Commit your life wholeheartedly to Him; live for Him (Acts 2:42; 8:37; Galatians 2:20; 1 Peter 2:21; 1 John 2:6).
M.R. Dehaan, founder of the Radio Bible Class wrote the following poem that is a good summation of the reason Jesus came.
Can This Be Christmas
What's all this hectic rush and worry?
Where go these crowds who run and scurry?
Why all the lights -- the Christmas trees?
The jolly "fat man," tell me please!
Why, don't you know? This is the day
For parties and for fun and play;
Why this is Christmas!
So this is Christmas, do you say?
But where is Christ this Christmas day?
Has He been lost among the throng?
His voice drowned out by empty song?
No. He's not here -- you'll find Him where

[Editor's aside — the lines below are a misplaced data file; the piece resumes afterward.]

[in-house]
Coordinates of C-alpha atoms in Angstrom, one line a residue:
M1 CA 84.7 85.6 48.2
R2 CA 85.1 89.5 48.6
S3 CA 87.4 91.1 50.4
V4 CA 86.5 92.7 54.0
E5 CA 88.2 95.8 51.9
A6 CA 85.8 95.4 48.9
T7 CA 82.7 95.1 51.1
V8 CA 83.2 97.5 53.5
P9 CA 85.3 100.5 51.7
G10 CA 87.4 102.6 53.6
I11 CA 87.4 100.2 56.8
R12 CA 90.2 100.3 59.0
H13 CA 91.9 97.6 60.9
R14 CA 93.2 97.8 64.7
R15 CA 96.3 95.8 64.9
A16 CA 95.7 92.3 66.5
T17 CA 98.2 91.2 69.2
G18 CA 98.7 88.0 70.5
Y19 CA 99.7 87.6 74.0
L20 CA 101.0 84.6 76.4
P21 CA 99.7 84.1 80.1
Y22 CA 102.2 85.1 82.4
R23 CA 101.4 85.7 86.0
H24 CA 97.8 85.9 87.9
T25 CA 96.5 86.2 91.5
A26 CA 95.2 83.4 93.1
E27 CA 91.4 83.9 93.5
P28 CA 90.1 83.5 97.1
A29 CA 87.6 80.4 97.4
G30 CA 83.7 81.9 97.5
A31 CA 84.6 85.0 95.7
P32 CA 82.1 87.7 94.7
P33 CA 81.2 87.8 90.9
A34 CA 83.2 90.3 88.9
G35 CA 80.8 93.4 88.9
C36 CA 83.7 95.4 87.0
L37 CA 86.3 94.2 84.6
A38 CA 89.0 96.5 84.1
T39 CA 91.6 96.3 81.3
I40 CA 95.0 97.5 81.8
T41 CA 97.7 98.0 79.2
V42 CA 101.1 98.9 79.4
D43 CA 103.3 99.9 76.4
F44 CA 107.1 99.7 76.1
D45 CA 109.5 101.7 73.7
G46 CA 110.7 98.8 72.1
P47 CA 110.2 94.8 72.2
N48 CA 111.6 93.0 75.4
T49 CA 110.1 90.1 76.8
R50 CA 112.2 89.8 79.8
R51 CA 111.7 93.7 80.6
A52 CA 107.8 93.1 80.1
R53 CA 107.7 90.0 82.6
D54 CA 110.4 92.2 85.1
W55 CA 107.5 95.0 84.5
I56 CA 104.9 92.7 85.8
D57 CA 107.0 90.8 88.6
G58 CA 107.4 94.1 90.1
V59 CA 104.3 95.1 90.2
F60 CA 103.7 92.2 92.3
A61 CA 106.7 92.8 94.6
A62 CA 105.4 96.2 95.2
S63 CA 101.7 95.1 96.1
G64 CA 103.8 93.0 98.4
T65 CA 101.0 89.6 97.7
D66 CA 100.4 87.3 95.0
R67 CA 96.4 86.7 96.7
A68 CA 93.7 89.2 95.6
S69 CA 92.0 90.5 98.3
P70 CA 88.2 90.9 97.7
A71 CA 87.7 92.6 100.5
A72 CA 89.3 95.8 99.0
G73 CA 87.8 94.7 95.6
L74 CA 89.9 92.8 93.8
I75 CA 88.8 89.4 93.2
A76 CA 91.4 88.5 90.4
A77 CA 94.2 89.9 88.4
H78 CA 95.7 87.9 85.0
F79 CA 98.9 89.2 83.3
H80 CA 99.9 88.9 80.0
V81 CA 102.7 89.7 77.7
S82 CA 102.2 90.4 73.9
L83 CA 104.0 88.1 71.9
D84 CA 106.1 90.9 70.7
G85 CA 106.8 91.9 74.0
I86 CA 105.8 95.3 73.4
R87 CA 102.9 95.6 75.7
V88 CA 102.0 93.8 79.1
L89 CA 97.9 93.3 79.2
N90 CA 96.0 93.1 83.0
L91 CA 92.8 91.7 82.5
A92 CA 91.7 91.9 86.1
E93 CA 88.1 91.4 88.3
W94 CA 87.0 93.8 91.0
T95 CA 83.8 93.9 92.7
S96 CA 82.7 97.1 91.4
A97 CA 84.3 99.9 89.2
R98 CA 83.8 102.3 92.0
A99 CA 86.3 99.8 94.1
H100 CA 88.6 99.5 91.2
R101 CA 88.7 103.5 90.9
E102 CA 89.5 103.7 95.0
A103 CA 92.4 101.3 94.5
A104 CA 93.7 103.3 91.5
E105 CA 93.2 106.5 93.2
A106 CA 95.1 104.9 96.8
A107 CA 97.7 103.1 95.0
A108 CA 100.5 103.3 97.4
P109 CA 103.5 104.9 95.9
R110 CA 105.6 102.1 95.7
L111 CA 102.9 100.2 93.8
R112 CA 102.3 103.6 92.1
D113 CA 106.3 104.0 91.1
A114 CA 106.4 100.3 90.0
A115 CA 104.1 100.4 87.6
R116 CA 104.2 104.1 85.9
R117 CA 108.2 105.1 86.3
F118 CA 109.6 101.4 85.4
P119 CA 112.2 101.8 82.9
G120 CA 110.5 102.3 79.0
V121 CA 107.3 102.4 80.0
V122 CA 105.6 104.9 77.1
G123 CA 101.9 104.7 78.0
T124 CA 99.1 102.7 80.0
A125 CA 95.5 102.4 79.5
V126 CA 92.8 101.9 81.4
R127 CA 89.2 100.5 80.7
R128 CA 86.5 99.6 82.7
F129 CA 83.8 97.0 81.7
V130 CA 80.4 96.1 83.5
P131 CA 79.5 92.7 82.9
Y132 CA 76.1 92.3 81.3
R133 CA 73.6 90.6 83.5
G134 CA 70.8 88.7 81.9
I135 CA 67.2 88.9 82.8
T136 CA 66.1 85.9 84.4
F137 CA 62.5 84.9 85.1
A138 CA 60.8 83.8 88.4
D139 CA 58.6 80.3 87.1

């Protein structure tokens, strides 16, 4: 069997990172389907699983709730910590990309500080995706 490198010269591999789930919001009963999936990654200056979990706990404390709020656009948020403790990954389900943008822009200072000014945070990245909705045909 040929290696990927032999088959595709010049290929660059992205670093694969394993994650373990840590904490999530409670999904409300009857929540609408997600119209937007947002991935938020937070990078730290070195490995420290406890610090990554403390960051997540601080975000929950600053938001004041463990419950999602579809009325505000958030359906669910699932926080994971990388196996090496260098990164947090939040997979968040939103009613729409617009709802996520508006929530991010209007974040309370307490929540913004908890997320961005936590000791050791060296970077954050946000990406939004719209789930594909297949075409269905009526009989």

Some humble soul now kneels in prayer,
Who knows the Christ of Christmas.
But see the many aimless thousands
Who gather on this Christmas Day,
Whose hearts have never yet been opened,
Or said to Him, "Come in to stay."
In countless homes the candles burning,
In countless hearts expectant yearning
For gifts and presents, food and fun,
And laughter till the day is done.
But not a tear of grief or sorrow
For Him so poor He had to borrow
A crib, a colt, a boat, a bed
Where He could lay His weary head.
I'm tired of all this empty celebration,
Of feasting, drinking, recreation;
I'll go instead to Calvary.
And there I'll kneel with those who know
The meaning of that manger low,
And find the Christ -- this Christmas.
I leap by faith across the years
To that great day when He appears
The second time, to rule and reign,
To end all sorrow, death, and pain.
In endless bliss we then shall dwell
With Him who saved our souls from hell,
And worship Christ -- not Christmas!
God bless you with His coming and have a meaningful Spirit filled Christmas.